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Yichang, CHINA – There is an old saying: “As goat racing goes so goes the nation.” Unfortunately, if the favorite pastime of central China is the indicator it is said to be, it seems the nation may be in greater danger than previously expected. “It is quite a bad sign,” said Zhang Xiao Lu, director of the National Goat Racing Association. “In the past few years, when the economy was growing at such a high rate, there would be lines out the door to see the goat races.” Mr. Zhang paused, apparently stifling tears. “But now, the goats lay uselessly in the tracks. Our most famous goat jockey has gone to Vietnam to race, of all places. This sport is China, and now it is failing. Layoffs, pay cuts, concession cutbacks – we have tried everything!”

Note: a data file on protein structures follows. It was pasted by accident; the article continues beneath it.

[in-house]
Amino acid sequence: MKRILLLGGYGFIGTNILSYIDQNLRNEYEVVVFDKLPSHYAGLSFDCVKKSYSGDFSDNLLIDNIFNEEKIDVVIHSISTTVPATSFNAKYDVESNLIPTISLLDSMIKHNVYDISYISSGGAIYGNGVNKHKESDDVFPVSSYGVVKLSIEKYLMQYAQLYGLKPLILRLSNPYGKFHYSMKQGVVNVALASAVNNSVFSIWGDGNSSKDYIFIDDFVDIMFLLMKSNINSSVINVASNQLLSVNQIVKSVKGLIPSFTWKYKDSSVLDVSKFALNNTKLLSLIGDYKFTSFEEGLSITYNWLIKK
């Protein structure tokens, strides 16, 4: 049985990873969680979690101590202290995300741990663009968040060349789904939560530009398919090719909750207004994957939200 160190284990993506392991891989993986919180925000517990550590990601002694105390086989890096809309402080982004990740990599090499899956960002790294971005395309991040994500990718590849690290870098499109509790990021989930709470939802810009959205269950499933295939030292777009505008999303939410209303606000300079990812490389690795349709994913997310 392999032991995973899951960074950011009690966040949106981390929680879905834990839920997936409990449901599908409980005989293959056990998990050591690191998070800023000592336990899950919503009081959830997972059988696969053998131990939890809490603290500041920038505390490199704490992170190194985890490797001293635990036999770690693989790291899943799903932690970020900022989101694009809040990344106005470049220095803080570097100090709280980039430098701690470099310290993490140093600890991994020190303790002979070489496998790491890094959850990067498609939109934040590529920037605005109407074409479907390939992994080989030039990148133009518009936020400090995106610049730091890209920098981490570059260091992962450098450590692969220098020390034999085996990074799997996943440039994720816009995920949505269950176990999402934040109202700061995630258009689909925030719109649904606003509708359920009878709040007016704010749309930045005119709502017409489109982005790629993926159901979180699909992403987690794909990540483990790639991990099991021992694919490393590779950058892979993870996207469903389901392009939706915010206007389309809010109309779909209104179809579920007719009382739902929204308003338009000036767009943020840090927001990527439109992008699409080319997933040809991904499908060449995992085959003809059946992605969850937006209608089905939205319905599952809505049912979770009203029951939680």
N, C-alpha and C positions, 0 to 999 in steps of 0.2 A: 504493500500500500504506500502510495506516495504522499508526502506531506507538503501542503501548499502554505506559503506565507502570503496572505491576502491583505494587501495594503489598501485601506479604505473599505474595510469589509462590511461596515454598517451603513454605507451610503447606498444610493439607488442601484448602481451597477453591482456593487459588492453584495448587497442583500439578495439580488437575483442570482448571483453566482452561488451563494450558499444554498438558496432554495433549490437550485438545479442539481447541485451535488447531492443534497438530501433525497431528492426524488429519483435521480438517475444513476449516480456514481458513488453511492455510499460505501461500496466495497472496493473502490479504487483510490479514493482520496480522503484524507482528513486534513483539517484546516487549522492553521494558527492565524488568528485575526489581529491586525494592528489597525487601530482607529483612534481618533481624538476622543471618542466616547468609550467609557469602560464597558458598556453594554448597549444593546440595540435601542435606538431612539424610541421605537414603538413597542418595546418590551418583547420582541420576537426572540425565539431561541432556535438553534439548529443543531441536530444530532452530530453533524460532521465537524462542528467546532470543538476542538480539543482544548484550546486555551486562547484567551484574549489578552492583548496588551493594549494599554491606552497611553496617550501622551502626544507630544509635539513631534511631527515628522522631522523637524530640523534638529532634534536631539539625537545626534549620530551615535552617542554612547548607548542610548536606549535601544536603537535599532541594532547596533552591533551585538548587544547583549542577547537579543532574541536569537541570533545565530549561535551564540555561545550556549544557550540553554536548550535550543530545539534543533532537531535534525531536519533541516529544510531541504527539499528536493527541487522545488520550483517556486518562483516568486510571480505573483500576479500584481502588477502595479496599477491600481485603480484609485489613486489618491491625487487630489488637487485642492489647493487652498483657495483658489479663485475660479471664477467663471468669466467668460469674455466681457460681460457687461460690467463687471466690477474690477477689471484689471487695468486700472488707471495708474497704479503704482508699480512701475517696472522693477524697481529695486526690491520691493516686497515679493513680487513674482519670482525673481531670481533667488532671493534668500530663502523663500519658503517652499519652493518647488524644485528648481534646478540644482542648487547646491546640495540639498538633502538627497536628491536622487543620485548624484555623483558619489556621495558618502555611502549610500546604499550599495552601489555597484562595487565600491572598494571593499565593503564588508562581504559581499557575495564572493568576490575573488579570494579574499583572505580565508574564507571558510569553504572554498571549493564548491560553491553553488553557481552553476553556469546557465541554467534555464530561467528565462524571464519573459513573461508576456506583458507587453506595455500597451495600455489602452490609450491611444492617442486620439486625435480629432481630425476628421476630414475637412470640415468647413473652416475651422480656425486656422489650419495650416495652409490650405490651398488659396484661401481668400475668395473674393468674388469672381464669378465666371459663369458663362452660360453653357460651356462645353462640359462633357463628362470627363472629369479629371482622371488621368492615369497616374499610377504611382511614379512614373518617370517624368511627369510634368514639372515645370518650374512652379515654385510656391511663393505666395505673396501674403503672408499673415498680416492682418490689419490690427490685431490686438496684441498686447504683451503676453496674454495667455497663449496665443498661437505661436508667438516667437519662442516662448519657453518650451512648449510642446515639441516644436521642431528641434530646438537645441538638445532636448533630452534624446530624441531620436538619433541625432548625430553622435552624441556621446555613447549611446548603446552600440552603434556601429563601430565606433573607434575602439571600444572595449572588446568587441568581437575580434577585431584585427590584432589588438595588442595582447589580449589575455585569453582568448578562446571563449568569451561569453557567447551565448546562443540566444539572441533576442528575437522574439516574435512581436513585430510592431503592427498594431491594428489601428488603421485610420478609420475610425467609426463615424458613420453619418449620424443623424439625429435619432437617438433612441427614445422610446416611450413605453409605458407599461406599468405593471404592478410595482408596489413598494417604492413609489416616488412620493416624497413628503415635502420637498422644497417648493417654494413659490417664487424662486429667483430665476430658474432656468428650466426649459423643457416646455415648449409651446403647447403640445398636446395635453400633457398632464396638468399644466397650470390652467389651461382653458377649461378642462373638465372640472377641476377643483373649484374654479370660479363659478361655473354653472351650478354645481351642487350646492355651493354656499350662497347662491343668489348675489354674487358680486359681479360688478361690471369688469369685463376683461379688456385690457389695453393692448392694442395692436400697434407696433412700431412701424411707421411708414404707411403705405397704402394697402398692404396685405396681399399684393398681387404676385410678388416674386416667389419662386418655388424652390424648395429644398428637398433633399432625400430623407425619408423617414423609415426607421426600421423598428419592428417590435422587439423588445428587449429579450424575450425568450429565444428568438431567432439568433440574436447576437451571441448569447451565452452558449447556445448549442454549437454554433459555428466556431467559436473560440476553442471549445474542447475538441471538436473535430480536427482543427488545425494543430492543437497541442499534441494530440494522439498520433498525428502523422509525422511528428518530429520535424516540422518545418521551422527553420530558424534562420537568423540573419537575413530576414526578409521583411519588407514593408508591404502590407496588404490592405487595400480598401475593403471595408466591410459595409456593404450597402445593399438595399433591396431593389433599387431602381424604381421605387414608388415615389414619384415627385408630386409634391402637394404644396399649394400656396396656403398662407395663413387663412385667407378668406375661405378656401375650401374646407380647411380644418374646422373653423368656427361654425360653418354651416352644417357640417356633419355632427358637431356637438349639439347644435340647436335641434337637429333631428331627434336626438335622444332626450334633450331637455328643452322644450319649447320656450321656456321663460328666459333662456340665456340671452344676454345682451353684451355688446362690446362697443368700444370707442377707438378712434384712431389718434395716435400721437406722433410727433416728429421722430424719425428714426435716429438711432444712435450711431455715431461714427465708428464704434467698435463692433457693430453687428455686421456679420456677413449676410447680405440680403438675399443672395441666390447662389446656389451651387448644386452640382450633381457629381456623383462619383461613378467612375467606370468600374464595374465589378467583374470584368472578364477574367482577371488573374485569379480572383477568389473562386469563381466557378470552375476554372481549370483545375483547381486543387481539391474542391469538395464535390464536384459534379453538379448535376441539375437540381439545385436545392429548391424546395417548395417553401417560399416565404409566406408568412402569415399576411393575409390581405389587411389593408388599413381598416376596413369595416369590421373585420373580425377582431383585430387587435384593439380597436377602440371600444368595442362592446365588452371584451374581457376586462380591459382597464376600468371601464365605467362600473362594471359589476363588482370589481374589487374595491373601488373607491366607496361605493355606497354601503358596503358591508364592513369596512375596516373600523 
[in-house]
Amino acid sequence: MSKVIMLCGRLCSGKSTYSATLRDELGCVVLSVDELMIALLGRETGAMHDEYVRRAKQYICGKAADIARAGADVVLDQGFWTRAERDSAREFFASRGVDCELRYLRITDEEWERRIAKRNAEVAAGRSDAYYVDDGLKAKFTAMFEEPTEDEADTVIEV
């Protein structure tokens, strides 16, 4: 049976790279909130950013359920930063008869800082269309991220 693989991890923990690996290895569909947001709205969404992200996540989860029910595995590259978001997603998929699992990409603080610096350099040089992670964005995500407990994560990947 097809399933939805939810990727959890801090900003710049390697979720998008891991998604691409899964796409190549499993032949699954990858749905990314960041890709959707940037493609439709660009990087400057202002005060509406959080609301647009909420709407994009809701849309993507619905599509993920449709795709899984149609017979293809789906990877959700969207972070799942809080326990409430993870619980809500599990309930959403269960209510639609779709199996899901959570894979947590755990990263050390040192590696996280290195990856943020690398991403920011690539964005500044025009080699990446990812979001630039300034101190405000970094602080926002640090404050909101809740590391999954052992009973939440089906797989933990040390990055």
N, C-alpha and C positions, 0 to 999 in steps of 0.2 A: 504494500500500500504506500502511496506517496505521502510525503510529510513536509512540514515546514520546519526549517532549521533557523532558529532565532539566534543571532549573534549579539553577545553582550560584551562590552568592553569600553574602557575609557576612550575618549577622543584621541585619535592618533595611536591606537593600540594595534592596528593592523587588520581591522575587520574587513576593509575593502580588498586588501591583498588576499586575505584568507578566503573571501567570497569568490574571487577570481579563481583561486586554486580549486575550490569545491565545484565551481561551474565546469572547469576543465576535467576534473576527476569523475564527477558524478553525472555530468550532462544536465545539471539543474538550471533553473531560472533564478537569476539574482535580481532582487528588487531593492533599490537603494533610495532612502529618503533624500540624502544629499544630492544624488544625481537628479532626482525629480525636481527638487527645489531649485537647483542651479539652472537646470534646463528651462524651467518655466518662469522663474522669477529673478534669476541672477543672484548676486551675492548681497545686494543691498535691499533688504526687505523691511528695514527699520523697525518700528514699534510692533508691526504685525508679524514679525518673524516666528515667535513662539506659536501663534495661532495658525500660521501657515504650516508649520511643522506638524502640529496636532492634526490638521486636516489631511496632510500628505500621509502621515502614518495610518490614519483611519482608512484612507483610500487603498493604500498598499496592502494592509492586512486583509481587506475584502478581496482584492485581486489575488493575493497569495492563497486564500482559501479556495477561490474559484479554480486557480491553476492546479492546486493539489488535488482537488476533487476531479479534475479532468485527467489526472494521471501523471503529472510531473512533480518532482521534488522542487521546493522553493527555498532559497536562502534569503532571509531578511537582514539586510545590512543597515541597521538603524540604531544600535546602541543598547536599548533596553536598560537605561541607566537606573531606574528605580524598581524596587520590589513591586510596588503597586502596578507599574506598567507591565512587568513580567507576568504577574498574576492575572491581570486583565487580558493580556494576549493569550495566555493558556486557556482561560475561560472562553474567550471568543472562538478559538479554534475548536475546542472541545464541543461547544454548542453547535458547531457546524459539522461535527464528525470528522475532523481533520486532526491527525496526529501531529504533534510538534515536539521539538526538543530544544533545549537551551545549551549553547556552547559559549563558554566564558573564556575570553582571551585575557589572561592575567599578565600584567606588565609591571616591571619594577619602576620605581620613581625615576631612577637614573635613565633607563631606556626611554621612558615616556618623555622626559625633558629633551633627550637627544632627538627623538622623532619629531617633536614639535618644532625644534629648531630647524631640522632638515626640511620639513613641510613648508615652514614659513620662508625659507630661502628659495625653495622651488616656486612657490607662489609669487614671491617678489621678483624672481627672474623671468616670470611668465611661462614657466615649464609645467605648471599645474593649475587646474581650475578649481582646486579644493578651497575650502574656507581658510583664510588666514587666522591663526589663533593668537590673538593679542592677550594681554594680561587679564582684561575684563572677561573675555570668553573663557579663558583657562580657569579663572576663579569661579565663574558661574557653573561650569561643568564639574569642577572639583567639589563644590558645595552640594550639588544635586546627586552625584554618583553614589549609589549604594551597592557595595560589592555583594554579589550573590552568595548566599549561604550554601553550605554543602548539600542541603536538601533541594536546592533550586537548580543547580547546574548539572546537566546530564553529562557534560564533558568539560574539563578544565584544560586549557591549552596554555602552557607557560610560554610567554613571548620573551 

Goat chariot racing, long seen as a symbol of the country’s great strength and resilience, has in recent times come to represent the stubborn thinking of the past to many people. Some, mostly of the younger generations, have openly questioned the sport, pointing to its questionable ethics and its perpetuation of the glorification of riding in circles, calling for a radical new direction in national priorities. Others simply have been forced to forgo such entertainment to cope with the widening financial crisis. “Times like this put things into perspective,” said one former goat racing fan. “I still have my I [Heart] Goat Racing t-shirt, but I don’t wear it out of the house.”

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